Jesus had to go through Samaria. He came to a Samaritan city called Sychar, which was near the land Jacob had given to his son Joseph. Jacob’s well was there. Jesus was tired from his journey, so he sat down at the well. It was about noon. A Samaritan woman came to the well to draw water. Jesus said to her, “Give me some water to drink.” His disciples had gone into the city to buy him some food. The Samaritan woman asked, “Why do you, a Jewish man, ask for something to drink from me, a Samaritan woman?” (Jews and Samaritans didn’t associate with each other.) 10 Jesus responded, “If you recognized God’s gift and who is saying to you, ‘Give me some water to drink,’ you would be asking him and he would give you living water.” 11 The woman said to him, “Sir, you don’t have a bucket and the well is deep. Where would you get this living water? 12 You aren’t greater than our father Jacob, are you? He gave this well to us, and he drank from it himself, as did his sons and his livestock.” 13 Jesus answered, “Everyone who drinks this water will be thirsty again, 14 but whoever drinks from the water that I will give will never be thirsty again. The water that I give will become in those who drink it a spring of water that bubbles up into eternal life.” 15 The woman said to him, “Sir, give me this water, so that I will never be thirsty and will never need to come here to draw water!”


The story of the women at the well is a familiar one to most people. Jesus is sitting at the well as the Samaritan women approaches. But notice that it's Jesus that starts the conversation with her and not the other way around. Jesus reachers out to her. And by doing so Jesus crosses significant cultural boundaries. He is a Jew and she is a Samaritan so they would not normally associate. And she was gathering water at midday at a less busy time to avoid other people. And Jesus had sat down to rest while the disciples went to get food. It's almost like he intended to be there just to speak with her.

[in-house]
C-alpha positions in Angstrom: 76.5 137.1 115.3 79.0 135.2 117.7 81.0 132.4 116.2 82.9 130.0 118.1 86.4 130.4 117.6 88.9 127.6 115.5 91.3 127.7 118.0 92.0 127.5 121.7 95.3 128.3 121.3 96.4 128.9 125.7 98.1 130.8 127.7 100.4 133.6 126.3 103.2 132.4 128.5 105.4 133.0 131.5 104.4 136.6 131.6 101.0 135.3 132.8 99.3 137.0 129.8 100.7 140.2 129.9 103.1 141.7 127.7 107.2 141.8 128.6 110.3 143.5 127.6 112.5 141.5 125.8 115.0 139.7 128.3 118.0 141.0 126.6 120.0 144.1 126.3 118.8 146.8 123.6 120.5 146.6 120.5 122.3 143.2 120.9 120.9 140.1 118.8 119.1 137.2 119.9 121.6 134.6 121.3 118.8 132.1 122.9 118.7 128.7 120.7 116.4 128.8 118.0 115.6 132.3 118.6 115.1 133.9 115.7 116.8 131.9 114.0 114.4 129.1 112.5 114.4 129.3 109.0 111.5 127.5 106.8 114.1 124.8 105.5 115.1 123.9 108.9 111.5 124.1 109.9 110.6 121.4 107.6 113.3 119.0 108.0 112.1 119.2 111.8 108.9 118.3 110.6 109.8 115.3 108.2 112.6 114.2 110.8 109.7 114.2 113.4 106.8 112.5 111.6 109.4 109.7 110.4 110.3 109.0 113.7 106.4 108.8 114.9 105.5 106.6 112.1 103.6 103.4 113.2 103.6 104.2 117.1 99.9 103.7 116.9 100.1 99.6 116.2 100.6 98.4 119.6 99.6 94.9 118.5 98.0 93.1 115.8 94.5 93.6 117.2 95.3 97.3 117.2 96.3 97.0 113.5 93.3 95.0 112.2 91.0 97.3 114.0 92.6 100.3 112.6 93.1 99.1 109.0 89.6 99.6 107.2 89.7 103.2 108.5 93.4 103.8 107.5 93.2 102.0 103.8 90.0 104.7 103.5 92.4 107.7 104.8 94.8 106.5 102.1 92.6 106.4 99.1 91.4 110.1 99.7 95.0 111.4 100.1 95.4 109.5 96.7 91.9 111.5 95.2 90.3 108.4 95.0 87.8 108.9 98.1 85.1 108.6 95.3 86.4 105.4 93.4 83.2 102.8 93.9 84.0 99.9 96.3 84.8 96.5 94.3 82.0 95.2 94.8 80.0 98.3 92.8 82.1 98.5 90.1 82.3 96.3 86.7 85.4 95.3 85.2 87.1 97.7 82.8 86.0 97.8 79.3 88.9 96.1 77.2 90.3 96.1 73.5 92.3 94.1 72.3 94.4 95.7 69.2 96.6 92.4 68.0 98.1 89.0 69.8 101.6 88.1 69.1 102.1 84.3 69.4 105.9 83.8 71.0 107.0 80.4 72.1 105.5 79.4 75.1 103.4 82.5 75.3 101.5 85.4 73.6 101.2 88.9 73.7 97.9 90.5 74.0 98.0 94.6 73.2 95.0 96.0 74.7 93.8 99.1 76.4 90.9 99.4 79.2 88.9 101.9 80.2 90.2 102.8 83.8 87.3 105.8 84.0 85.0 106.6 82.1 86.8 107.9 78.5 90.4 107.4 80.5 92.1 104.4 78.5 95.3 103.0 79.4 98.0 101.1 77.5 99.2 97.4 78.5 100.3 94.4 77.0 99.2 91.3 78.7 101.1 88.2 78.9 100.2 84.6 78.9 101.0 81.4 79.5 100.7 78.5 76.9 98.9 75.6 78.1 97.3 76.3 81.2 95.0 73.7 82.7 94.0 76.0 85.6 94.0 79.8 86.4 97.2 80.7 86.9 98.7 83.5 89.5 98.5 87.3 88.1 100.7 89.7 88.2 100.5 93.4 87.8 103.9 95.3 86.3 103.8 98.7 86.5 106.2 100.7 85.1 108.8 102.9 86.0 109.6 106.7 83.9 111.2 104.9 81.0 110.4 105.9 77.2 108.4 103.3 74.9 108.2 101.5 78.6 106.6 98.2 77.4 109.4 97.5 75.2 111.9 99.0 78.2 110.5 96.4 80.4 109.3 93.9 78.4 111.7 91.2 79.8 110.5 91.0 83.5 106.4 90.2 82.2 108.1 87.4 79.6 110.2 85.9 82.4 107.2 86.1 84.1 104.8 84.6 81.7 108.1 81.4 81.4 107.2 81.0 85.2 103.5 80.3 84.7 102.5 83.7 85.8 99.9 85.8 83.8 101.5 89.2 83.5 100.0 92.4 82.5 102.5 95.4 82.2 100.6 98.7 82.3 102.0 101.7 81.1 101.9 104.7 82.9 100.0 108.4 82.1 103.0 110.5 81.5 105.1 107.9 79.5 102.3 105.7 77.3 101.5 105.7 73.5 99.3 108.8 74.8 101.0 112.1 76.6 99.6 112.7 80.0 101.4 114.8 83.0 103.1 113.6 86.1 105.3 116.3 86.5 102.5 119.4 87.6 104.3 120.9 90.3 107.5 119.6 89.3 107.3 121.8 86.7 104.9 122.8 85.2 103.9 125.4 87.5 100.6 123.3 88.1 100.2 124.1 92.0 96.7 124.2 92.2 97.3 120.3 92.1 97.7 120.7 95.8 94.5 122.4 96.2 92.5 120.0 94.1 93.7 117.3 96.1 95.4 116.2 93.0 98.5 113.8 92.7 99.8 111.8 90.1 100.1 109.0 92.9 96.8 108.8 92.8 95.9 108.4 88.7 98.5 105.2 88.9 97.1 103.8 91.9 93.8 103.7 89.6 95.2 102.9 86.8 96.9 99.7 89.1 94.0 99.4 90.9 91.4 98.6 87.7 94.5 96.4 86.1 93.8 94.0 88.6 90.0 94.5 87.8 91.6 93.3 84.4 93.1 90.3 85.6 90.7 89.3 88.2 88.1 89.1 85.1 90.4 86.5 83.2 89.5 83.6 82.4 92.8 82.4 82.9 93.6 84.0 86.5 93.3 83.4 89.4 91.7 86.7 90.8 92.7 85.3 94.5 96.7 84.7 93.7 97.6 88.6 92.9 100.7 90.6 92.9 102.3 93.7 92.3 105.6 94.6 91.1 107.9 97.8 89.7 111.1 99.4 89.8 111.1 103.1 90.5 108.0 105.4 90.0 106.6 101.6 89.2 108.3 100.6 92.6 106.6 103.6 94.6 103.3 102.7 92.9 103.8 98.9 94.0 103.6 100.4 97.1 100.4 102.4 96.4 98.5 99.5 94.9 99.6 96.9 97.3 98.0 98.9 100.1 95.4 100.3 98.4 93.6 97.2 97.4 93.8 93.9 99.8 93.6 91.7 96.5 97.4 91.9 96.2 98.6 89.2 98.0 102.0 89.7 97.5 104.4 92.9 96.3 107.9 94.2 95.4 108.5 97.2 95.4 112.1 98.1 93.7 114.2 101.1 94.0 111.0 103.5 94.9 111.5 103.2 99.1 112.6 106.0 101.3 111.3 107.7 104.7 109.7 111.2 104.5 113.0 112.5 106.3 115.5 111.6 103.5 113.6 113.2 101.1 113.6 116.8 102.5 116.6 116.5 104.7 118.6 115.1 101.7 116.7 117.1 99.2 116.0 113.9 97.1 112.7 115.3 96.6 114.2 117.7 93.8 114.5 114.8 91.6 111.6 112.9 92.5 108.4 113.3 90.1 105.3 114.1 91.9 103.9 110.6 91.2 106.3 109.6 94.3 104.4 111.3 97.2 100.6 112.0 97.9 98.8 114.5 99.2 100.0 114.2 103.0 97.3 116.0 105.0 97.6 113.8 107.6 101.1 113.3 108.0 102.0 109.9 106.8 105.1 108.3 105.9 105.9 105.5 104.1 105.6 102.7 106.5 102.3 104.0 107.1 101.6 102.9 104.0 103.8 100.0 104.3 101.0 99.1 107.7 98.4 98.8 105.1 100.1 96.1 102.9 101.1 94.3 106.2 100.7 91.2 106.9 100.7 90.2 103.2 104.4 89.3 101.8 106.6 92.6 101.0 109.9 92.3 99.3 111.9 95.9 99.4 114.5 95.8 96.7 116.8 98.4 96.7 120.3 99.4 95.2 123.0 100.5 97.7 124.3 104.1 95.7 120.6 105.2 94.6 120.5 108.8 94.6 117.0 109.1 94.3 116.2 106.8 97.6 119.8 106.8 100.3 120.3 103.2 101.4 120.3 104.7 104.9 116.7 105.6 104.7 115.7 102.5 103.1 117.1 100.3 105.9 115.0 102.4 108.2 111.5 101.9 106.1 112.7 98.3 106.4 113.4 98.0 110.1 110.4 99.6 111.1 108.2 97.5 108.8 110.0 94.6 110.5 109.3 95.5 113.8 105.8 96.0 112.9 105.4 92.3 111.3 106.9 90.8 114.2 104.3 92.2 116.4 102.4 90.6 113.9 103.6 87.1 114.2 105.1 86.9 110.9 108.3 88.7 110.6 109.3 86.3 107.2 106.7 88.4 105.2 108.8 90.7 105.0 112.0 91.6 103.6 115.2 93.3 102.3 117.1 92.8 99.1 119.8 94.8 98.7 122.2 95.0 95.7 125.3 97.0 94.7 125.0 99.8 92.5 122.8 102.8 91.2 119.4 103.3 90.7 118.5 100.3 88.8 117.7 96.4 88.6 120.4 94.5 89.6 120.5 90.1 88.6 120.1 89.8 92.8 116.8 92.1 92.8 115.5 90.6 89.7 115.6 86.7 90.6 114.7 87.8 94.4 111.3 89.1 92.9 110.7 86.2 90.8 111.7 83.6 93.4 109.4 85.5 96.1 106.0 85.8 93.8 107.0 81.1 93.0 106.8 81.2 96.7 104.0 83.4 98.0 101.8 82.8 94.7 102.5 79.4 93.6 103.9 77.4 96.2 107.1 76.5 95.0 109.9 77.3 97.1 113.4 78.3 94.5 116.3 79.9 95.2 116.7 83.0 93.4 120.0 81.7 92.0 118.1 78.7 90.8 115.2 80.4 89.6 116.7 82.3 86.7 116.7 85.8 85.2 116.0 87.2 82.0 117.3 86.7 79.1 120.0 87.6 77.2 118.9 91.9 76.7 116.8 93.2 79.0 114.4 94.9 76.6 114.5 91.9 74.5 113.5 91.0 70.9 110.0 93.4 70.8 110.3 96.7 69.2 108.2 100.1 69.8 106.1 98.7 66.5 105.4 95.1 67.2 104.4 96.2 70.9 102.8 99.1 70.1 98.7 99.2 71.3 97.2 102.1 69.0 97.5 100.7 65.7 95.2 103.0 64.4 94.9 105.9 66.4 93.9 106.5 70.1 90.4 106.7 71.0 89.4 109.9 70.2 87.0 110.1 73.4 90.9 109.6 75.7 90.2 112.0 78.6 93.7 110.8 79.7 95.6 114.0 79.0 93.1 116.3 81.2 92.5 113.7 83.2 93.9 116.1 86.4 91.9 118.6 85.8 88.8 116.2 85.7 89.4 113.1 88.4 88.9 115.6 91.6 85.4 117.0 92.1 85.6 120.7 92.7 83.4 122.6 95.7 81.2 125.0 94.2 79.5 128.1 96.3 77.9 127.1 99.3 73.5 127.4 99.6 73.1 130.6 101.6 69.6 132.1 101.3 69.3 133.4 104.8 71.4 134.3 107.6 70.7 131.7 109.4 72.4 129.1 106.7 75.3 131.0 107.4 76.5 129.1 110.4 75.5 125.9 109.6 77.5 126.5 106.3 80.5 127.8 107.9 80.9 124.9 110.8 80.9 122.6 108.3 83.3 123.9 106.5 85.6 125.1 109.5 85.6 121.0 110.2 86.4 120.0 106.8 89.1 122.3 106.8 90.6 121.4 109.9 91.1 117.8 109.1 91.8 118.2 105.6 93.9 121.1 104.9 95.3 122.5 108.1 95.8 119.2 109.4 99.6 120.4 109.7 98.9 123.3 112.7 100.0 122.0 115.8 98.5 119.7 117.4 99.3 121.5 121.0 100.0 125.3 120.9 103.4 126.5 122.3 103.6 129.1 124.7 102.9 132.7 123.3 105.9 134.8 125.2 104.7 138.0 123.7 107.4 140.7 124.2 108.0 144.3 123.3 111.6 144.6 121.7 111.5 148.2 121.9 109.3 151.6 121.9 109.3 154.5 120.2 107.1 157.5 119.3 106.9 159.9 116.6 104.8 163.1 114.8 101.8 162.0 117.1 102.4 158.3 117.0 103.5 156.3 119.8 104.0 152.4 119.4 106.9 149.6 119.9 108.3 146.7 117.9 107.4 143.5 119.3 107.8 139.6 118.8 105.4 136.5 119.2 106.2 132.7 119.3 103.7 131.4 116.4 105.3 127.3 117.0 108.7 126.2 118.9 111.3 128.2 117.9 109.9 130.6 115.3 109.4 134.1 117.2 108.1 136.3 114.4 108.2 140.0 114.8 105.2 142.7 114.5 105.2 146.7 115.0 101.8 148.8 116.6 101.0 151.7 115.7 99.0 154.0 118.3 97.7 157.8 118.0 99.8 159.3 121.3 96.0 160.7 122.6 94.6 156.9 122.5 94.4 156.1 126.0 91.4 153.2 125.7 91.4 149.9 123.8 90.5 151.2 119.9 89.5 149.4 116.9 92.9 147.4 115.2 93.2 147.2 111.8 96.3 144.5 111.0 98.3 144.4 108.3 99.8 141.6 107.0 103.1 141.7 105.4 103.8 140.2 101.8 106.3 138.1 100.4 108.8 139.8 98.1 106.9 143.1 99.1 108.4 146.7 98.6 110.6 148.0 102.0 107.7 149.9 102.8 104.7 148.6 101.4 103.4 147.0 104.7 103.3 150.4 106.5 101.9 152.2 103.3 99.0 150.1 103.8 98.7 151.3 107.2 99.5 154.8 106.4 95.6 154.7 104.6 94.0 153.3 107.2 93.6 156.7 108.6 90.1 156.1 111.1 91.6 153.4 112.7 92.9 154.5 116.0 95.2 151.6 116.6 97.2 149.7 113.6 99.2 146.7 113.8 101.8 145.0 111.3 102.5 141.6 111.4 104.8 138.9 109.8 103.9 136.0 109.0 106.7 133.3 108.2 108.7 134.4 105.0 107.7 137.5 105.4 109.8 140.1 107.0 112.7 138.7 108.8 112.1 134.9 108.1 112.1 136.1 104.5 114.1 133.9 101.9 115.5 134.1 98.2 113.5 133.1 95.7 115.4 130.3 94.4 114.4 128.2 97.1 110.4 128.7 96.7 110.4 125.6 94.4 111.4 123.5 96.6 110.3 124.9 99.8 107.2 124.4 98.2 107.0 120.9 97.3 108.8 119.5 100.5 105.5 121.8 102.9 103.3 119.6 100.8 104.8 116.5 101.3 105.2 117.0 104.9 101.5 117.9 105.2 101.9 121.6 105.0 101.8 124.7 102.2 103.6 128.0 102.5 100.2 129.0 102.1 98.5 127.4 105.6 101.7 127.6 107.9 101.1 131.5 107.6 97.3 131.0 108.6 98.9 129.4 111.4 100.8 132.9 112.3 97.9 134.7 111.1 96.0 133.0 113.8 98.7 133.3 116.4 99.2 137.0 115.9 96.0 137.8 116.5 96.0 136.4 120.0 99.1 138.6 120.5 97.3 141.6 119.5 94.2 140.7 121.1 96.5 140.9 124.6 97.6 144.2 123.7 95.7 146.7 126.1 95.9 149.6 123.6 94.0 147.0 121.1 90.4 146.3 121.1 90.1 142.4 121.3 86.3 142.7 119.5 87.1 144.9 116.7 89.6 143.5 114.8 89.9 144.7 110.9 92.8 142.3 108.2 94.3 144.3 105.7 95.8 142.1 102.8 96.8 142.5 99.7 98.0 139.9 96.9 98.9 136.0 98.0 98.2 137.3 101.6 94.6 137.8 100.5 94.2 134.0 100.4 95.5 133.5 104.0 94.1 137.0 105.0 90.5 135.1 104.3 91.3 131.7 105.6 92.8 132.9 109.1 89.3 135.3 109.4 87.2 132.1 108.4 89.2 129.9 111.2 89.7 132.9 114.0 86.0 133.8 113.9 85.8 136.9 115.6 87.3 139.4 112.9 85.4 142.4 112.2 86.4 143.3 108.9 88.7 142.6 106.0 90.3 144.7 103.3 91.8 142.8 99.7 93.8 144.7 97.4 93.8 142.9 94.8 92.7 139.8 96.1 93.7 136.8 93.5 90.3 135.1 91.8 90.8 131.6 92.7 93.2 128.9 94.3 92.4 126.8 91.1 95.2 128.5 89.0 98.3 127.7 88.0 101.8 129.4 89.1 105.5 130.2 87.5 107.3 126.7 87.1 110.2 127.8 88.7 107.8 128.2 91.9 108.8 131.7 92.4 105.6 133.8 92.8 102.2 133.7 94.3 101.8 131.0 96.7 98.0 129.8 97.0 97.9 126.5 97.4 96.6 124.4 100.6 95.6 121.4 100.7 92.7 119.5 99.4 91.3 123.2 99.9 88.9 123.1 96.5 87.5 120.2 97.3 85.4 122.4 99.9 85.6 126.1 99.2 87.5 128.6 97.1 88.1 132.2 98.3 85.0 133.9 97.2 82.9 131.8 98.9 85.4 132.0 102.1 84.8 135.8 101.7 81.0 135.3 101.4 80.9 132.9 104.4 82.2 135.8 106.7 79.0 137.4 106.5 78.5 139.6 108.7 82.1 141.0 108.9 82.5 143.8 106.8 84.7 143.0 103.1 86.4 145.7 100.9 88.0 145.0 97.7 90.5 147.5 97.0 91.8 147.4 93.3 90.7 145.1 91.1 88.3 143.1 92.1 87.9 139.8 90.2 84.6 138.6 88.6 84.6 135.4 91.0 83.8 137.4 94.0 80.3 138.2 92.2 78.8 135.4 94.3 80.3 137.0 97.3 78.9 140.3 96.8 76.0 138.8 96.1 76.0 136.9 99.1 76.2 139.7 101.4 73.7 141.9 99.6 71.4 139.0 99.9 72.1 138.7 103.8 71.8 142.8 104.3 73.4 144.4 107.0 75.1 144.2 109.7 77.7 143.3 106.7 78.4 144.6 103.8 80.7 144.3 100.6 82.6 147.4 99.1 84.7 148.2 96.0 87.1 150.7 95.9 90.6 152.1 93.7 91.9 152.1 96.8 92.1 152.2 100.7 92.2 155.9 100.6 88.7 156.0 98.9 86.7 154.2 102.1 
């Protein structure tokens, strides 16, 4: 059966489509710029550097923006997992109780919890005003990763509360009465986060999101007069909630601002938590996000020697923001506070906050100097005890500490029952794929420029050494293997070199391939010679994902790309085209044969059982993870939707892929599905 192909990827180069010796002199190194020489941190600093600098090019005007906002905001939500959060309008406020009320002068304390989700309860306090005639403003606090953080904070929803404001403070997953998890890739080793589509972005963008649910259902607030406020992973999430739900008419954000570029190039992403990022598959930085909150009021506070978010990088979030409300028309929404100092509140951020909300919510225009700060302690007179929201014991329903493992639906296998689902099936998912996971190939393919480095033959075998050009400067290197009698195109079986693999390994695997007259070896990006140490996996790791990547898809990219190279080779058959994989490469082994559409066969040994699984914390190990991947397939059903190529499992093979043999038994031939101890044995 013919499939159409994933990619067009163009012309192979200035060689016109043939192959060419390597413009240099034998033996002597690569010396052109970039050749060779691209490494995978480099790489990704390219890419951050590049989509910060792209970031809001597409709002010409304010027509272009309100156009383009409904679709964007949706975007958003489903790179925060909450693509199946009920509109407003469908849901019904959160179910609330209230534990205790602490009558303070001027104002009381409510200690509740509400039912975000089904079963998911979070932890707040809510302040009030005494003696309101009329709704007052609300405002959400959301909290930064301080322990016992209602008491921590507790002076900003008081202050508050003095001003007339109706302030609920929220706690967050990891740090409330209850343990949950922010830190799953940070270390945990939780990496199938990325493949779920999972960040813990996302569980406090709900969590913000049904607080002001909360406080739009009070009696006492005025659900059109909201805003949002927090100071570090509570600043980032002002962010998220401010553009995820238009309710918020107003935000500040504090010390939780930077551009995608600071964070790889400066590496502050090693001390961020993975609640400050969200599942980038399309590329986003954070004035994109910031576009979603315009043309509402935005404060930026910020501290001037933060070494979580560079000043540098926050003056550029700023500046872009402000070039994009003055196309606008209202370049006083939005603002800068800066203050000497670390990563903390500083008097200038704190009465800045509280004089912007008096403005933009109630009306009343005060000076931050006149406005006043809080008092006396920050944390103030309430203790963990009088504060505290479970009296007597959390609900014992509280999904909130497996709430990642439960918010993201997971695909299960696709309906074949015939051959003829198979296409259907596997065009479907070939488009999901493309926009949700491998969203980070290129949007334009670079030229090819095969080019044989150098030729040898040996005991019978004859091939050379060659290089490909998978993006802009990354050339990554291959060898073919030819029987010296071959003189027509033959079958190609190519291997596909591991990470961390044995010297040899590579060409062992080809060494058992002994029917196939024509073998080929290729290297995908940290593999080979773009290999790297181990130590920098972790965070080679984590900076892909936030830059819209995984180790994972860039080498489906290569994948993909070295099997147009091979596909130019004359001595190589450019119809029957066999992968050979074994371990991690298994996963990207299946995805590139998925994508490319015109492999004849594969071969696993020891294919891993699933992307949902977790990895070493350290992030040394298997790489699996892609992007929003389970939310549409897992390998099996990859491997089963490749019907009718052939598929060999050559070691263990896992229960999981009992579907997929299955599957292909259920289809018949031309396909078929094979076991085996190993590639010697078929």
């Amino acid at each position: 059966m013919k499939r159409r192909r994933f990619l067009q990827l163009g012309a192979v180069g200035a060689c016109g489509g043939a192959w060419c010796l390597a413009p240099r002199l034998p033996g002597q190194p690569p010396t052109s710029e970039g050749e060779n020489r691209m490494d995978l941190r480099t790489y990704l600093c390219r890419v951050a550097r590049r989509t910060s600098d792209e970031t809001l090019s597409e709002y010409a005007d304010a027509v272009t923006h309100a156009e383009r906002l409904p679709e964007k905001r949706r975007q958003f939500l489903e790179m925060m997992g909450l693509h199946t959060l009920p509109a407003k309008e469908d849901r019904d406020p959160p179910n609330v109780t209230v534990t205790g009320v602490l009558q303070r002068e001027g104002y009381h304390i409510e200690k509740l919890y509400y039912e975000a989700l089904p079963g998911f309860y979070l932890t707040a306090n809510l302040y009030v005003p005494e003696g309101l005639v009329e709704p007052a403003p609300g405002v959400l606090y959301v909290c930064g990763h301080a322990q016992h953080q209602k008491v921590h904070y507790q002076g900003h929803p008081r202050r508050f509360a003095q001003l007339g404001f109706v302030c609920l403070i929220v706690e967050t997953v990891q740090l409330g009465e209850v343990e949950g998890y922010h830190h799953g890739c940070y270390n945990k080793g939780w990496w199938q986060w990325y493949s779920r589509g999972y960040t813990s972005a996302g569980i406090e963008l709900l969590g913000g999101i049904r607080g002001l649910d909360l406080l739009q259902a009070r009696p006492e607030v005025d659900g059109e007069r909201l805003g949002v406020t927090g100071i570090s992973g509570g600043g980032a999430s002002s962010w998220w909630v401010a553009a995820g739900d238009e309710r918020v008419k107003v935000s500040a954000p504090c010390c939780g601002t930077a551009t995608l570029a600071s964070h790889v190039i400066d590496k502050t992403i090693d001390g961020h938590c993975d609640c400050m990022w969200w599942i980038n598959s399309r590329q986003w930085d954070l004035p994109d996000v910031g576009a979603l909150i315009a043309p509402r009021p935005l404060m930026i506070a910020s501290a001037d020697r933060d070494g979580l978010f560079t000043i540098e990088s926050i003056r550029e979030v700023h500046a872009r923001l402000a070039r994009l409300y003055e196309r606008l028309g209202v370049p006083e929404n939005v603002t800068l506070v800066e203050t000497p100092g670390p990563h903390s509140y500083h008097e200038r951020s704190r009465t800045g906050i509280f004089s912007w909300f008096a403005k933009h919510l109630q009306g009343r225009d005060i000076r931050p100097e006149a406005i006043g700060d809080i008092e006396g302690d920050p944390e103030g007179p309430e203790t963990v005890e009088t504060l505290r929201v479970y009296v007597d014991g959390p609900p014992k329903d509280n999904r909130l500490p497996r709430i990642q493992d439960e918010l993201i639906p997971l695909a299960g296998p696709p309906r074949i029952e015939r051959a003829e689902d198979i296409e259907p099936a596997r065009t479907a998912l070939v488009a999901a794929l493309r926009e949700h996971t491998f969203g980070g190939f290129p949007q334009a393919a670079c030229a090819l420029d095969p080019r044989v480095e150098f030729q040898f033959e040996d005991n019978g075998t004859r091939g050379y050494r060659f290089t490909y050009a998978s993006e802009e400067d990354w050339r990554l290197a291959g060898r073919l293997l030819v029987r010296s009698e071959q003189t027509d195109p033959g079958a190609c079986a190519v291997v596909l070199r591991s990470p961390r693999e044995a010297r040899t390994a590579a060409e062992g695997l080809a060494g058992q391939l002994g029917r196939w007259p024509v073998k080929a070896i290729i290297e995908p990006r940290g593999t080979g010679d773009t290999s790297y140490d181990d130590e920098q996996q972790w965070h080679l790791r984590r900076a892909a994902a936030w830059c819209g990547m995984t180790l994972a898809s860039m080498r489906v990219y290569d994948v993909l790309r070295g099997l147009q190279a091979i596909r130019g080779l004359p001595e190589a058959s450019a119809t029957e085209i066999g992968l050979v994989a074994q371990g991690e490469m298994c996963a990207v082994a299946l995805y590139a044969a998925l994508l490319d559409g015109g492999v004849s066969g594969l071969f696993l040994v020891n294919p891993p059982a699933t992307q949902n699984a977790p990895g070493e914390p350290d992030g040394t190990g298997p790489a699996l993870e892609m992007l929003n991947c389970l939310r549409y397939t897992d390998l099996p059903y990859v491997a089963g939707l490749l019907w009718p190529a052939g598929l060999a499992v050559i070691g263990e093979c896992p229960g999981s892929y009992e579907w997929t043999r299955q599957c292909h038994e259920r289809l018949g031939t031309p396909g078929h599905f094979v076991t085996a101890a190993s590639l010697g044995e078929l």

He speaks to her and she is at first confused but Jesus is patient with her. She begins to understand that she is talking to the Messiah. She moves from a point of belief to unbelief, from a point of ignorance to knowledge. Jesus does not turn away from this women. He engages her in conversation, takes her seriously, and even spends several days in her village. She matters to Jesus despite the fact they were different culturally. He encourages her to grow in her faith. Simply put, Jesus is what we need to survive. Jesus shows us a better way to live.

Have you ever thought about how important water is? Water can be used to clean things. Water quenches our thirst. Most importantly we cannot survive without water. And yet I believe sometimes we fail to even consider that possibility if we have always had access to clean water.

The churches of the West District of the Central Texas Conference were asked to raise $20,000 to dig a water well in Maua, Kenya and over fifty churches donated to the cause. The district raised the funds and we presented the money for the well in January of last year. Today we got to visit the well and see that they had reached water. The water will change the lives of the New Hope Community and School. The water truly is life giving. It was an amazing sight to see the excitement and the pure joy and exuberance of the people in the community. The joy of being able to have water is something that we take for granite but the New Hope community will not.

Jesus speaks about living water and how when we have that living water that we will never thirst. So how do we do that? First, we can give thanks to the Lord each and every day. We witnessed that over, and over, and over today. Second, we remind people of who Christ is and what a difference Christ has made in our lives. Christ meets us where we are and is patient with us while at the same time encourages us to grow. Third, we can sing songs of praise and thanksgiving for what we have and the opportunities that are given to us.

We saw all of that at the New Hope school today during worship and the dedication of the water well. The people of Kenya give thanks every day, that was very evident in their worship this morning. Numerous times during worship we heard gratitude given to Christ and God. And singing...boy did we hear singing and praising with song.